Fruit should be a staple of everyone’s diet. Besides being extremely tasty, fruit is a good source of vitamins and minerals and fiber, it’s low-calorie and low-fat, can protect the body against disease and is quick and easy to eat.
Growing fruit trees can be a highly rewarding but delicate process. Getting a good yield depends on a number of factors including climate, pollination, location, planting detail and time.
Here are a few suggestions to help you plant productive and healthy fruit trees:
1. Do Your Research.
Unfortunately, you can’t just plant any ol’ fruit tree and expect success. If you want to plant an orange tree in Michigan, you are going to be disappointed – might as well plant a palm tree and hope for coconuts. Your region’s climate plays a large role in what will be successful. Also, survey your land. Do you have enough land with enough direct sunlight? Fruit trees need at least eight hours of sunlight a day and, depending on type, you may need to plant more than one for pollination. (Some trees are self-pollinating; check the label before purchase.) Do you have enough space for more than one? Most trees should be placed at least ten feet apart, although smaller distances can still be productive. Well-drained soil is also a must. (Fruit trees won’t prosper in a bog!)
2. Provide a Little Extra TLC.
As noted earlier, fruit trees are delicate. Care during the first few years will affect shape, strength, yield and lifespan. From initial hole depth to support and pruning, fruit trees are a commitment for the immediate years after planting. Do you have what it takes? Fruit trees play a long game before finally providing fruit; but once they do, you’ll have more than you can handle.
3. Pruning is a Must.
Again, fruit trees are a commitment and proper pruning is required. Pruning can give leaves better access to light and minimize messier growth to yield bigger, better fruit. Pruning also encourages solid root growth as the tree searches for more nutrients for replacing cut branches. (Tip: remove dead wood and branches that cross each other.)
4. Mulch & Fertilize.
Mulch trees after planting and again every spring. Make sure to leave room around the base of the trunk. (Mulch piled around the base of a tree can produce rot!) Continue to use a high-quality fertilizer throughout the growing season.
5. Watch for Problems.
Be on the lookout for blight or insect damage. Check the bark periodically to be sure that local wildlife is not peeling it away. After all, you don’t want to put in all that work and care just to have Mother Nature ruin your endeavor. Natural remedies are available for blight and pests, and if animals are getting to the bark, it might be time for fencing.
After you have made up your mind on type and are ready to commit to your chosen tree(s), the next step is choosing a winner at the local nursery. Look for a tree with good leaf cover, no damaged bark, no sign of disease and the lower limb structure you are looking for. Once purchased, it’s time to plant.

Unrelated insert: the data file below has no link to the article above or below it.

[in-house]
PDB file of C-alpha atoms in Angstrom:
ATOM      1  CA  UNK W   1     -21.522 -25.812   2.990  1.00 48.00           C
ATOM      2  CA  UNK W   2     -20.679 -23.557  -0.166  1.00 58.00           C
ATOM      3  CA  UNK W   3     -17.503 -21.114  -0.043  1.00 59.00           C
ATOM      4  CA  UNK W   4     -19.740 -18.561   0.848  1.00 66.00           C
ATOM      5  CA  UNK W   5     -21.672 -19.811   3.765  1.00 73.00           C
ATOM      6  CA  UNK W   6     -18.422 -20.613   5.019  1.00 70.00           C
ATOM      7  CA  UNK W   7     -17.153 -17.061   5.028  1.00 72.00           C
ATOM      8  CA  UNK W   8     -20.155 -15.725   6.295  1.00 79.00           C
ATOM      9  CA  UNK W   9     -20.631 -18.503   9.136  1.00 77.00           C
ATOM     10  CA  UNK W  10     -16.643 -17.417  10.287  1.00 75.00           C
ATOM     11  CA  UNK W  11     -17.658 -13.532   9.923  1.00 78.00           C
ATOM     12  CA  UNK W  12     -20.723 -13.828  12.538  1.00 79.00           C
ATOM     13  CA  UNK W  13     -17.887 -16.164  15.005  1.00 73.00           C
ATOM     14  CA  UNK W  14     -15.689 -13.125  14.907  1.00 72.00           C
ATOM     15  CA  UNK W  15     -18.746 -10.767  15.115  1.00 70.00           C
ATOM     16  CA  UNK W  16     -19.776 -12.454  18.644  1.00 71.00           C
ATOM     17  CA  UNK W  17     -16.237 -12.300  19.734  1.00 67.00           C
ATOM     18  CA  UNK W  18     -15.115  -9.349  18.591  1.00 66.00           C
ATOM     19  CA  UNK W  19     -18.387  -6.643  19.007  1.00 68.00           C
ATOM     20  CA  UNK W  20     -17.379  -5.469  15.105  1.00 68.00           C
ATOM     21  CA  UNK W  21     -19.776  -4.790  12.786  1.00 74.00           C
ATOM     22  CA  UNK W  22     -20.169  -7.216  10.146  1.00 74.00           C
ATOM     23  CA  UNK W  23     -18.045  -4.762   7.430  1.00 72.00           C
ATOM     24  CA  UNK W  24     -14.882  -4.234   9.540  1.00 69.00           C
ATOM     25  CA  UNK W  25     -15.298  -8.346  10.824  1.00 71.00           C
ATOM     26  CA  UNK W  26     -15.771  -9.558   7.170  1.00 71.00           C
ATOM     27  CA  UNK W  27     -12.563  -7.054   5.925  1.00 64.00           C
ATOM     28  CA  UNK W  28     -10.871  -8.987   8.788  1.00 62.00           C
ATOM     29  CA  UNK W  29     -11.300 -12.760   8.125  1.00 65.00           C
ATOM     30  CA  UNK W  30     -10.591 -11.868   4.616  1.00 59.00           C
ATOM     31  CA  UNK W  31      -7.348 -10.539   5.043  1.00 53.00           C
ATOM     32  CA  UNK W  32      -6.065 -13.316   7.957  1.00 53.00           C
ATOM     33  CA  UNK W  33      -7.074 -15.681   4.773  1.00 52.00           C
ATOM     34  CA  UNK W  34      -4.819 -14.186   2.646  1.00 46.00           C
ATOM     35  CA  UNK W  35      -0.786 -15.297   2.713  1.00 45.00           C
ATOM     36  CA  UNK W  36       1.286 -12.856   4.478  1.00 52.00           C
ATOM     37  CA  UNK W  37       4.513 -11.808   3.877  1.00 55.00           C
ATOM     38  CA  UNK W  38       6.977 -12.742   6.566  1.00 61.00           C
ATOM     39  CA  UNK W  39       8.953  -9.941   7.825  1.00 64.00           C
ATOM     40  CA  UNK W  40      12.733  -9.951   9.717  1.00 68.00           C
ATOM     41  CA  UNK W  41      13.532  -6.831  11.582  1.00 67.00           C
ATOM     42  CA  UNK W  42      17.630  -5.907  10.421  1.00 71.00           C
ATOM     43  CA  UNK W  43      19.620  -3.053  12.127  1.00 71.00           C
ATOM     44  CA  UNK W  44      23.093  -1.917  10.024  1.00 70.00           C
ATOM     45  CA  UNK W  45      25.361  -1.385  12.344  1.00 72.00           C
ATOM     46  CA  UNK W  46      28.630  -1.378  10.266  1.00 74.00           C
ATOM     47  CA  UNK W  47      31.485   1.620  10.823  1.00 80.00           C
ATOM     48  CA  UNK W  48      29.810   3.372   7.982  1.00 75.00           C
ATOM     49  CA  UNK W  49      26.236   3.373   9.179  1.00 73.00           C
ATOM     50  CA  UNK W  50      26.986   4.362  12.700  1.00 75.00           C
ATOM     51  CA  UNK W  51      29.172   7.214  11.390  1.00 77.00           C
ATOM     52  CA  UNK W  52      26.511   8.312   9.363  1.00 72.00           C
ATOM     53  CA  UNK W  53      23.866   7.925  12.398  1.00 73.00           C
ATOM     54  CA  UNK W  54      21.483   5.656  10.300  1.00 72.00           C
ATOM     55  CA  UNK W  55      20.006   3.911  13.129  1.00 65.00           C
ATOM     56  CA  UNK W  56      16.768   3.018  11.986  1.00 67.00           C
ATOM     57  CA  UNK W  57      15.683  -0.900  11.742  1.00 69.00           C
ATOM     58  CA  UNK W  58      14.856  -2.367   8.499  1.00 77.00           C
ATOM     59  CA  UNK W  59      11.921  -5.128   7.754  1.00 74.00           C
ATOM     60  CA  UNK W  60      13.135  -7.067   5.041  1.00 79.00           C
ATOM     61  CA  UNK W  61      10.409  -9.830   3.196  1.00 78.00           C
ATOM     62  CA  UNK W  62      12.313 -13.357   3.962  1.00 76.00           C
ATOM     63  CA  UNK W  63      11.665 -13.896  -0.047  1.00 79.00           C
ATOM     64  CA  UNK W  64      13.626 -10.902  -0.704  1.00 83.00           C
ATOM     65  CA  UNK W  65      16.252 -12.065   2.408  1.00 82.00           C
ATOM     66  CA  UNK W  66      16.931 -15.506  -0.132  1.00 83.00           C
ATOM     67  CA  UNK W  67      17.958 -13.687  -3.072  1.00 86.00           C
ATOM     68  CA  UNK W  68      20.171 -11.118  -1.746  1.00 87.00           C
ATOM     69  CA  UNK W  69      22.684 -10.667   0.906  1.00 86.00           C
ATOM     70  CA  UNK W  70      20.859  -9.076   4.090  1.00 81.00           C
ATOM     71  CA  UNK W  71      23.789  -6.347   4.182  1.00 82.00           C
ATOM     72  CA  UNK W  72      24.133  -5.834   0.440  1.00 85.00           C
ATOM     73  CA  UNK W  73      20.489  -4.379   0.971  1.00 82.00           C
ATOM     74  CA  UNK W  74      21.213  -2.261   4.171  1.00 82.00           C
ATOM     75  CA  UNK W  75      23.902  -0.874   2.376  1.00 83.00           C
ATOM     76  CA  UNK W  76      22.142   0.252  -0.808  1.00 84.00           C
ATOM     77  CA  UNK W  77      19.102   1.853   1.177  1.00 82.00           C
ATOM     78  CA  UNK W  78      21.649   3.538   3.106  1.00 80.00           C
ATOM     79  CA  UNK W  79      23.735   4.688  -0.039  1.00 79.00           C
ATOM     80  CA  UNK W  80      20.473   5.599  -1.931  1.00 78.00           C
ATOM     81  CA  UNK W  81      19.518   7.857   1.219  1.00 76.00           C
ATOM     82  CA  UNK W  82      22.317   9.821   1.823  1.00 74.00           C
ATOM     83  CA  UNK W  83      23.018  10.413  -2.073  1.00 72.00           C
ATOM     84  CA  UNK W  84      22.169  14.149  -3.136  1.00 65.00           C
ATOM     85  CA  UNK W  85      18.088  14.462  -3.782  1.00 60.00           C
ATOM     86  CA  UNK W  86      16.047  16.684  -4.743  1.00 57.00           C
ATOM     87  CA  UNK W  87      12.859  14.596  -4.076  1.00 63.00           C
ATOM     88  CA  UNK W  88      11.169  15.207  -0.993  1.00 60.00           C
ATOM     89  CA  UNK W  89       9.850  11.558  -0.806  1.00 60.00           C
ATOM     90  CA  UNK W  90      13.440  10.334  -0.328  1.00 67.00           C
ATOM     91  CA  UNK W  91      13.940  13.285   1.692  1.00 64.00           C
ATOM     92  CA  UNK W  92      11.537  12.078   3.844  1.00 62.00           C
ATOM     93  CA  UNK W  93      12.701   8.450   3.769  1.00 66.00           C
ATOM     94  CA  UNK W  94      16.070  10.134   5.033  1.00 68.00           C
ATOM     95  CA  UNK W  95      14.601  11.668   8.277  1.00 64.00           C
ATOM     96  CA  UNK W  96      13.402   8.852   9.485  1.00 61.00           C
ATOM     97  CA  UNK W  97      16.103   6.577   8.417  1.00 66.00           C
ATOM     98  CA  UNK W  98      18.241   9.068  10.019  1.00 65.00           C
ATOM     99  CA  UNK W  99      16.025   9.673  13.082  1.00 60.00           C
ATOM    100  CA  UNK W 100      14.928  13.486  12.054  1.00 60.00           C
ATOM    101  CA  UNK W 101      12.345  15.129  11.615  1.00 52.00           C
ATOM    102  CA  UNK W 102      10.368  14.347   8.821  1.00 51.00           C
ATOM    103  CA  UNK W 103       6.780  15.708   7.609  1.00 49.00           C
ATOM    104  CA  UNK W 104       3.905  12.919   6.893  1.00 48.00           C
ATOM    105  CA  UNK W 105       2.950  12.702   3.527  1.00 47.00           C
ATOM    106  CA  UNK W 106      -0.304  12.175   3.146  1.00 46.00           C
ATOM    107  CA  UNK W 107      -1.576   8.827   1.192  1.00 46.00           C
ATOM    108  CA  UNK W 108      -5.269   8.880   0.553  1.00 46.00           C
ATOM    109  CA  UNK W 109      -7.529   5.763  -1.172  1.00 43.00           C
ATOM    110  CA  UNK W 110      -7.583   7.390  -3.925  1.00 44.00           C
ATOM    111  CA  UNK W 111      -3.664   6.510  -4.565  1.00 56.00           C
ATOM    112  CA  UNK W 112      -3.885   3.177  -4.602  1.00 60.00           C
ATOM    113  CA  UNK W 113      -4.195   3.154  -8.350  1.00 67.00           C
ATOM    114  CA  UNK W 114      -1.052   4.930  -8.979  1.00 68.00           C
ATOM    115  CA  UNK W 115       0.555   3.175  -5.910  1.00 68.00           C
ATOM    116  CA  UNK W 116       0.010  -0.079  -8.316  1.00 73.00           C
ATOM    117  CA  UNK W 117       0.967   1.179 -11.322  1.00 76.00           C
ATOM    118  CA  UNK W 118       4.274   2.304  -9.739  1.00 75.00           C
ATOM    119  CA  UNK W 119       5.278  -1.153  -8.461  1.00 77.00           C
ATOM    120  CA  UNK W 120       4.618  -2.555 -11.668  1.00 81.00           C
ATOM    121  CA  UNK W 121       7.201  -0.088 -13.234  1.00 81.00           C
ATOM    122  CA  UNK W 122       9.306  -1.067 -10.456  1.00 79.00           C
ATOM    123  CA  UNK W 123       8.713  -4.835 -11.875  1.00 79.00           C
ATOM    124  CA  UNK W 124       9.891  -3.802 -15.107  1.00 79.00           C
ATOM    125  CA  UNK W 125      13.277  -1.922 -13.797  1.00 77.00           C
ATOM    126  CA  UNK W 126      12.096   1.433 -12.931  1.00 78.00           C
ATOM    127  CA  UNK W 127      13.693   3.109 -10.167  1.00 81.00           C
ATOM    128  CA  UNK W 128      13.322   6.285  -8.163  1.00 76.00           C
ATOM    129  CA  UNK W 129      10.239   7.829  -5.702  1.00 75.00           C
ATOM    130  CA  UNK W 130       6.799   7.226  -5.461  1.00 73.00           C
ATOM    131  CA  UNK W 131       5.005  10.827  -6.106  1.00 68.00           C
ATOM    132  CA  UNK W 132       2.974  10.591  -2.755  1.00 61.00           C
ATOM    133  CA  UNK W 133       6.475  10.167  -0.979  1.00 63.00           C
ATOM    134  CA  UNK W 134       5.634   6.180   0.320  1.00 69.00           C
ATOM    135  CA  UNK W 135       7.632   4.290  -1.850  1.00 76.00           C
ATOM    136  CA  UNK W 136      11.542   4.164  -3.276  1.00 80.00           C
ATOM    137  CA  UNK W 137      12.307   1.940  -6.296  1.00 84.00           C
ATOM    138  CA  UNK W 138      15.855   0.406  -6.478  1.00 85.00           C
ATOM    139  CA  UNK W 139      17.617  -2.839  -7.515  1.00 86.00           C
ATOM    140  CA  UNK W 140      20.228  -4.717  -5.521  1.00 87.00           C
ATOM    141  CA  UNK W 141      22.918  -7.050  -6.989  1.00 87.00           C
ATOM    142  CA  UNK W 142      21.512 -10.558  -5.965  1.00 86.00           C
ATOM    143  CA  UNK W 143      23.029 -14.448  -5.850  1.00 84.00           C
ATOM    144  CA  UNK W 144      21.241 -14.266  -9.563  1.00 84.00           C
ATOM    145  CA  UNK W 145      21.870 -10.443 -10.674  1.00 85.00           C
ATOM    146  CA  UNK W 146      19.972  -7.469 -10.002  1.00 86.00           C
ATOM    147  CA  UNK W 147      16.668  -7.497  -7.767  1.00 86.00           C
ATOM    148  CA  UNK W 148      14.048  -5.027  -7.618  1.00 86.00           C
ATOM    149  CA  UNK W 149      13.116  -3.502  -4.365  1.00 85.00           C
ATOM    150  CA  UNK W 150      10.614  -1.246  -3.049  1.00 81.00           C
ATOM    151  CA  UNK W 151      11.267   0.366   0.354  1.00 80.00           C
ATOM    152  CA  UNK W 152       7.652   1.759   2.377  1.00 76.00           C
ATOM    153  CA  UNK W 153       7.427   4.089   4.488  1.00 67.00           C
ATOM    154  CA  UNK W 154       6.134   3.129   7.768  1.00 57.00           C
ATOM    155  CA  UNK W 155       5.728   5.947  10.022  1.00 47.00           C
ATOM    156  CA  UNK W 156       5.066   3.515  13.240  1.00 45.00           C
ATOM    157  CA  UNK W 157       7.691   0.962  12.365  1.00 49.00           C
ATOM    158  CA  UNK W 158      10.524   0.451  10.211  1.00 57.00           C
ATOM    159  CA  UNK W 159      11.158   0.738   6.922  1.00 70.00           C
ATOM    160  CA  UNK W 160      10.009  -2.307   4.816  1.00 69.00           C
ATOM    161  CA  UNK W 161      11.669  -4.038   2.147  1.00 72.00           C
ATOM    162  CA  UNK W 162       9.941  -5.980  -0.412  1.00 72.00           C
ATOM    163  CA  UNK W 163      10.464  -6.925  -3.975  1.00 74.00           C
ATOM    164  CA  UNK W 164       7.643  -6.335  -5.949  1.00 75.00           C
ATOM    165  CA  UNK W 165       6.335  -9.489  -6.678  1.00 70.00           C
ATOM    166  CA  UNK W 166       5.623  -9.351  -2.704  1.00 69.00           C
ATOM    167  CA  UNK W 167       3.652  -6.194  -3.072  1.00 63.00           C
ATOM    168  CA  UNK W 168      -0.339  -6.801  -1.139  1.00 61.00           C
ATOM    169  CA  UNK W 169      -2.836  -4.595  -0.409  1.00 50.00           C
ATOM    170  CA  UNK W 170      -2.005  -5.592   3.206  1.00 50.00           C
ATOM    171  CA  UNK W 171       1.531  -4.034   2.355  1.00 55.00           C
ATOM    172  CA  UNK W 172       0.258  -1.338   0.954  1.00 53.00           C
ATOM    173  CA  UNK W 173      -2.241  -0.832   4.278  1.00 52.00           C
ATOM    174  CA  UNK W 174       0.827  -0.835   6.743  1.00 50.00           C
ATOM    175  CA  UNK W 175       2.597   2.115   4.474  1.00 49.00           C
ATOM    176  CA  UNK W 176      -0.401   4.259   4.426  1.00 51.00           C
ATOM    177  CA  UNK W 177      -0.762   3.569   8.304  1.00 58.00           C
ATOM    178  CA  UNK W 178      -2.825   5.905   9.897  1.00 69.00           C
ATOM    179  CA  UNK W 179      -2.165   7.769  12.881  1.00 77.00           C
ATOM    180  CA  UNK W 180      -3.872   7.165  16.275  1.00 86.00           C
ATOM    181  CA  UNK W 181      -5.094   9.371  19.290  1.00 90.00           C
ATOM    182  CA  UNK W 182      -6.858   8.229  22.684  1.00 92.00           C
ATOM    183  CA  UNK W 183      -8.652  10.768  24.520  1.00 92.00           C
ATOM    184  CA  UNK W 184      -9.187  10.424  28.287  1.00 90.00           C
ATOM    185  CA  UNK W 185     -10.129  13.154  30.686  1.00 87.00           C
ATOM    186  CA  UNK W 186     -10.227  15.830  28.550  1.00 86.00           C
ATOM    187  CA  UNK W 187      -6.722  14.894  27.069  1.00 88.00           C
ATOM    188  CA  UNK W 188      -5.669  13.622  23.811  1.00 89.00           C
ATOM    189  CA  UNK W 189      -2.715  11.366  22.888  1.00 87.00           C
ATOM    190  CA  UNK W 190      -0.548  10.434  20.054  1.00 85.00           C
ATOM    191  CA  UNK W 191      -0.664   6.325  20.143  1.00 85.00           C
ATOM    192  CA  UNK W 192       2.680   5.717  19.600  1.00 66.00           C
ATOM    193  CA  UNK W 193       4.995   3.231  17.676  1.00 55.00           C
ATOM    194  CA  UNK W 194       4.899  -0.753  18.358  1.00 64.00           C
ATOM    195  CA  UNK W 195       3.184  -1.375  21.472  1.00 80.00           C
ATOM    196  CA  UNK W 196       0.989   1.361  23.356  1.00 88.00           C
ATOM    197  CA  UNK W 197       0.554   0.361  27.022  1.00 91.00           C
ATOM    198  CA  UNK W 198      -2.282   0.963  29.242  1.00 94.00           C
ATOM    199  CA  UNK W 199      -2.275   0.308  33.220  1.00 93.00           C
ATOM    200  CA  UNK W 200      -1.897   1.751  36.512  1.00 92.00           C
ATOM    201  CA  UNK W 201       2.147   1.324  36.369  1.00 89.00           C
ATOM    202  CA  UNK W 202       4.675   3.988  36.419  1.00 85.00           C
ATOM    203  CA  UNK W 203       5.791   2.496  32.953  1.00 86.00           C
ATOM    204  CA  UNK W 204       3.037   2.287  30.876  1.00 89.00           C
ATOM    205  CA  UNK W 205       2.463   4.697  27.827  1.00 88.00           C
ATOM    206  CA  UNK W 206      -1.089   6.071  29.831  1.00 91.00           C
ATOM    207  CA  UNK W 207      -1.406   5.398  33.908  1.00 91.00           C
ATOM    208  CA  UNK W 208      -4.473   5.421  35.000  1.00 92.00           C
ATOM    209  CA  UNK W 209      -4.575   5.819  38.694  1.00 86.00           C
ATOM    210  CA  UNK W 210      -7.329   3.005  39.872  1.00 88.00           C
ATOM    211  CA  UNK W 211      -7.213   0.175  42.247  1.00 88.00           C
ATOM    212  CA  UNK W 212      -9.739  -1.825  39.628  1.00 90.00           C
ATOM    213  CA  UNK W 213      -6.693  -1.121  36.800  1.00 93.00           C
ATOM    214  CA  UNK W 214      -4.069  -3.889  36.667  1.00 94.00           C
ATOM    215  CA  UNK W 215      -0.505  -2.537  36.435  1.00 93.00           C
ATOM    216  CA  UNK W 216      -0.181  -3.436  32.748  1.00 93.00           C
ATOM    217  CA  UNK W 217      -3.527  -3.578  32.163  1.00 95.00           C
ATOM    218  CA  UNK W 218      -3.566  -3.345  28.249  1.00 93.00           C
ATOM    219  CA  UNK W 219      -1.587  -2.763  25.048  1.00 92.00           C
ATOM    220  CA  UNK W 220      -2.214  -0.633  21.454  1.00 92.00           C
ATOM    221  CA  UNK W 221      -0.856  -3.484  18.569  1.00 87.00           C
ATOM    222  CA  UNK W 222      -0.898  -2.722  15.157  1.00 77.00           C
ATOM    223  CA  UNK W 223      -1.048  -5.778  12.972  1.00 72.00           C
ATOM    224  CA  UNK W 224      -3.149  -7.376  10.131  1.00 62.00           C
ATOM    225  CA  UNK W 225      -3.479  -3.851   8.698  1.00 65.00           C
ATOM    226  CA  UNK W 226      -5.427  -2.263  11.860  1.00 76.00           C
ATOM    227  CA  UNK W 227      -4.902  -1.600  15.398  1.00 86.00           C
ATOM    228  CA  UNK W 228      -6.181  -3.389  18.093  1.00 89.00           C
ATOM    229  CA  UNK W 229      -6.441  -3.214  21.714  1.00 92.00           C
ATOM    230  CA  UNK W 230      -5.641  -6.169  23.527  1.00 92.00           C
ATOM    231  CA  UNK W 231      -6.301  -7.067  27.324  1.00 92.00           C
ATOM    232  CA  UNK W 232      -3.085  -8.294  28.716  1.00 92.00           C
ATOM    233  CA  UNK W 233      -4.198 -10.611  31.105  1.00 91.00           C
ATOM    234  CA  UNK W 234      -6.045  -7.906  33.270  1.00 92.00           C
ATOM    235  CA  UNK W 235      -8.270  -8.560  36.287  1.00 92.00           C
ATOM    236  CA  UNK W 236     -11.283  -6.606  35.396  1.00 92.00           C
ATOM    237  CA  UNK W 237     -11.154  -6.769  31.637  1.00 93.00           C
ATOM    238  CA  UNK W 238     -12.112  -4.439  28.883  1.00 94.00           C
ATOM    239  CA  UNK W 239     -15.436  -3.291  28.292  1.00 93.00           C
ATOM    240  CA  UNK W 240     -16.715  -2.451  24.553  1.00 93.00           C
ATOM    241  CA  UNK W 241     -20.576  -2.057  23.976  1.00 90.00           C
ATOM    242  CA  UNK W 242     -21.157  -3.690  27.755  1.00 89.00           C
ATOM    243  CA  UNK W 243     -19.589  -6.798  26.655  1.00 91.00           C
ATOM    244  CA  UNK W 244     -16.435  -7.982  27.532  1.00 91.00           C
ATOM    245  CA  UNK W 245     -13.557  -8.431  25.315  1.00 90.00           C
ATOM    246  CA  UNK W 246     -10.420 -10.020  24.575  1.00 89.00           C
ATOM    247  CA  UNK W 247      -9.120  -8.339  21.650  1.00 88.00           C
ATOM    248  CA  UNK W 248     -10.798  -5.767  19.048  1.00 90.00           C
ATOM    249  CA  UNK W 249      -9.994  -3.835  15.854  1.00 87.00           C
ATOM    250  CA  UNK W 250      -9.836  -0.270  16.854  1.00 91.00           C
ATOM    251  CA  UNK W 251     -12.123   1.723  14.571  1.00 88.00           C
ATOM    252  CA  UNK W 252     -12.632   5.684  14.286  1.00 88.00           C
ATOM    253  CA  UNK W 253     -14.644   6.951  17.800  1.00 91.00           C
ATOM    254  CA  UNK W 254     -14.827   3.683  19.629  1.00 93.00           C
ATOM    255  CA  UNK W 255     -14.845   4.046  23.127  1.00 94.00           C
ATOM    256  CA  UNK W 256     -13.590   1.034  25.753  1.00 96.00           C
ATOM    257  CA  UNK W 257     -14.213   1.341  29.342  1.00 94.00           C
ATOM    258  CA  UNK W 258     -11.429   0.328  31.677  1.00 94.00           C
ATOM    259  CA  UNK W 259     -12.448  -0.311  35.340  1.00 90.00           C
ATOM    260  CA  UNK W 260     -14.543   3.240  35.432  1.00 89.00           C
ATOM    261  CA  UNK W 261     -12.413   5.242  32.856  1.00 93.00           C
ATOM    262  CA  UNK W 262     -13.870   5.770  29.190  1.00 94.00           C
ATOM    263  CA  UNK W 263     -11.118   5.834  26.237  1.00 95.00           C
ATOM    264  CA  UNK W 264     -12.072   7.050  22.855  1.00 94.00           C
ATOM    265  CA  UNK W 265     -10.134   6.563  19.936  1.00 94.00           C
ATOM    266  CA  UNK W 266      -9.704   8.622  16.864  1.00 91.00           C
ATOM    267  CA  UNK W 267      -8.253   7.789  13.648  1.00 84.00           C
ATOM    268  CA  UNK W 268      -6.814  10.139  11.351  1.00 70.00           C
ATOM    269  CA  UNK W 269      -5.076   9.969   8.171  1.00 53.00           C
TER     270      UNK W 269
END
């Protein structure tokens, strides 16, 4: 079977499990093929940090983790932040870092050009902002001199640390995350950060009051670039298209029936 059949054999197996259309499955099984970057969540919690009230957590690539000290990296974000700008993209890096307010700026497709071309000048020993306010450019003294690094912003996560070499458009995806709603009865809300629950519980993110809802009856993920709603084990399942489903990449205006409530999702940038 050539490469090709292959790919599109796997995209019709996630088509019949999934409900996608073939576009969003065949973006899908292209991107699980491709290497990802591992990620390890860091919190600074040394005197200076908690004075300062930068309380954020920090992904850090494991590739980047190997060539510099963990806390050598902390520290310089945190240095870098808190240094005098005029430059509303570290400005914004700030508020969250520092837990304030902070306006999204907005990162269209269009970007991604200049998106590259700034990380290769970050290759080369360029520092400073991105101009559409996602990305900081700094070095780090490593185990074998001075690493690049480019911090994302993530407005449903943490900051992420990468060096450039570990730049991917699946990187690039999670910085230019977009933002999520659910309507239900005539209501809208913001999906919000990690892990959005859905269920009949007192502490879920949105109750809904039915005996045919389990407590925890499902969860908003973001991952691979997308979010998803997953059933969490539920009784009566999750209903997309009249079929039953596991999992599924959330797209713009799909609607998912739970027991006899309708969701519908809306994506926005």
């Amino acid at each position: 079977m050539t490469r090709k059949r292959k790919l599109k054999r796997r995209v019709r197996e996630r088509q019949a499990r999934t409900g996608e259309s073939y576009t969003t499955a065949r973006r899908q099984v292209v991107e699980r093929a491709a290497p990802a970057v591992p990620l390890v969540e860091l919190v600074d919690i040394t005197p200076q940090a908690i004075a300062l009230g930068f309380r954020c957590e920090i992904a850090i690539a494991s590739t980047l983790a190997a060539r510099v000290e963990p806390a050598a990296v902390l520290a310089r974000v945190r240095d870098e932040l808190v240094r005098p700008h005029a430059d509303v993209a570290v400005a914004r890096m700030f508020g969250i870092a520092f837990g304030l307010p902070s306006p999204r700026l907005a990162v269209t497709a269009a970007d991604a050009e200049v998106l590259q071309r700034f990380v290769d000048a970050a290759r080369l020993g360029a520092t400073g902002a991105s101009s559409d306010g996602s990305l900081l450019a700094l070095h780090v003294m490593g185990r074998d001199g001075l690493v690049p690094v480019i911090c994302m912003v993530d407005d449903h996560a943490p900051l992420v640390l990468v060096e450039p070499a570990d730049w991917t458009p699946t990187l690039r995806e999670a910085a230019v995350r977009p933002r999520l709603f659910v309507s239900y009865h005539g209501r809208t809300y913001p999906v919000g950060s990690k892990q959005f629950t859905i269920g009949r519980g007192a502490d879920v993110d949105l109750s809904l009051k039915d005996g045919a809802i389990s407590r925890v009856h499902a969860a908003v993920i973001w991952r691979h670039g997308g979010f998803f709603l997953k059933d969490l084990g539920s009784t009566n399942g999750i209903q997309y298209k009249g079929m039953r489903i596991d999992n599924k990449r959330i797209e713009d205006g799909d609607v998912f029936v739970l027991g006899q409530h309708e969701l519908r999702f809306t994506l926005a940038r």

Quick Planting Tips
- Dig your hole 2-3 times as wide as the root ball and up to two inches deeper. Do NOT plant too deep! Make sure the graft union between the trunk and the root ball is just above the soil.
- Splay roots out as much as possible before planting. Do NOT add fertilizer to the hole. (Roots need to branch out to find nutrients and adding fertilizer will keep them compact.)
- Loosen the sidewalls of the hole to make it easier for the roots to break through.
- Newly-placed trees need staking for at least the first two years after planting.
- Water immediately after planting by slowly adding 2-5 gallons of water and do it again the next day. Afterwards, provide a generous amount of water weekly, and increase in dry weather.
Best Fruit Trees for Local Climate
- Apple – A Michigan staple. Apple trees grow well just about everywhere in the lower half of the state. Time to fruit production: 4-5 years.
- Pear – Another fruit that does well in lower Michigan. When it comes to success, pears are a solid No. 2 and are becoming more popular as apples continue to rule the land. Time to fruit production: 4-6 years.
- Peach – Common in Michigan’s southwest corner, peaches are a little harder to grow in our neck of the woods. It can be done and can be considered a significant achievement. You will be the envy of your neighborhood for harboring a rare bounty, indeed. Time to fruit production: 2-4 years.
- Cherry – Michigan produces the bulk of the country’s tart cherries, but unfortunately, they don’t do as well in the lower half of the lower peninsula. Again, it can be done but it might be a bit of a battle. Sweet cherries are an even bigger challenge. There are a few cherry orchards in southeast Michigan, so give it a shot. Time to fruit production: 3-5 years.
So, you can hop on down to your local grocery store or farmers’ market and grab a bushel of your favorite fruit, or cut out the middleman, be patient … and grow your own!